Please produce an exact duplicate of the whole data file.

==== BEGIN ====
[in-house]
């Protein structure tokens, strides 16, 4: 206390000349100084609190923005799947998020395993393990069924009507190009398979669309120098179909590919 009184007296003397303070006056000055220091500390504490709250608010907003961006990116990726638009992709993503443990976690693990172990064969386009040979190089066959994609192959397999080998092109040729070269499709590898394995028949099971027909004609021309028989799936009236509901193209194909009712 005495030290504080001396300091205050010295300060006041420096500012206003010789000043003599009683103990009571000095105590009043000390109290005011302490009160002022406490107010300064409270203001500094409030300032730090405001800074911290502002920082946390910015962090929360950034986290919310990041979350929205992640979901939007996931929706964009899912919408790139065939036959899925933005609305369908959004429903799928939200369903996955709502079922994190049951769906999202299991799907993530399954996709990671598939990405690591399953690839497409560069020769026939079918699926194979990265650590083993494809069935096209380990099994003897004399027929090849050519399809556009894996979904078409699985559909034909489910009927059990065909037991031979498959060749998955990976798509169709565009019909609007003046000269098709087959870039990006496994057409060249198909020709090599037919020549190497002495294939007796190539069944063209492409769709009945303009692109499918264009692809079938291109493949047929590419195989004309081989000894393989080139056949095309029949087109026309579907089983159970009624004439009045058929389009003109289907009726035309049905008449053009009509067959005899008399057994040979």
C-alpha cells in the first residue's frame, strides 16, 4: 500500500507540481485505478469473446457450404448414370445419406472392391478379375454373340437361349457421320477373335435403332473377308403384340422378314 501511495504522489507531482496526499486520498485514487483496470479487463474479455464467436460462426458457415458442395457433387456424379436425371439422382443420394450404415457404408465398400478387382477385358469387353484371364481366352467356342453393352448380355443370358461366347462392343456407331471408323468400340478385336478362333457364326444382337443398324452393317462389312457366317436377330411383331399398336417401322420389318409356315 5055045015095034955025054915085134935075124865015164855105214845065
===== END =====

[in-house]
């Protein structure tokens, strides 16, 4: 206390000349100084609190923005799947998020395993393990069924009507190009398979669309120098179909590919 009184007296003397303070006056000055220091500390504490709250608010907003961006990116990726638009992709993503443990976690693990172990064969386009040979190089066959994609192959397999080998092109040729070269499709590898394995028949099971027909004609021309028989799936009236509901193209194909009712 005495030290504080001396300091205050010295300060006041420096500012206003010789000043003599009683103990009571000095105590009043000390109290005011302490009160002022406490107010300064409270203001500094409030300032730090405001800074911290502002920082946390910015962090929360950034986290919310990041979350929205992640979901939007996931929706964009899912919408790139065939036959899925933005609305369908959004429903799928939200369903996955709502079922994190049951769906999202299991799907993530399954996709990671598939990405690591399953690839497409560069020769026939079918699926194979990265650590083993494809069935096209380990099994003897004399027929090849050519399809556009894996979904078409699985559909034909489910009927059990065909037991031979498959060749998955990976798509169709565009019909609007003046000269098709087959870039990006496994057409060249198909020709090599037919020549190497002495294939007796190539069944063209492409769709009945303009692109499918264009692809079938291109493949047929590419195989004309081989000894393989080139056949095309029949087109026309579907089983159970009624004439009045058929389009003109289907009726035309049905008449053009009509067959005899008399057994040979």
C-alpha cells in the first residue's frame, strides 16, 4: 500500500507540481485505478469473446457450404448414370445419406472392391478379375454373340437361349457421320477373335435403332473377308403384340422378314 501511495504522489507531482496526499486520498485514487483496470479487463474479455464467436460462426458457415458442395457433387456424379436425371439422382443420394450404415457404408465398400478387382477385358469387353484371364481366352467356342453393352448380355443370358461366347462392343456407331471408323468400340478385336478362333457364326444382337443398324452393317462389312457366317436377330411383331399398336417401322420389318409356315 5055045015095034955025054915085134935075124865015164855105214845065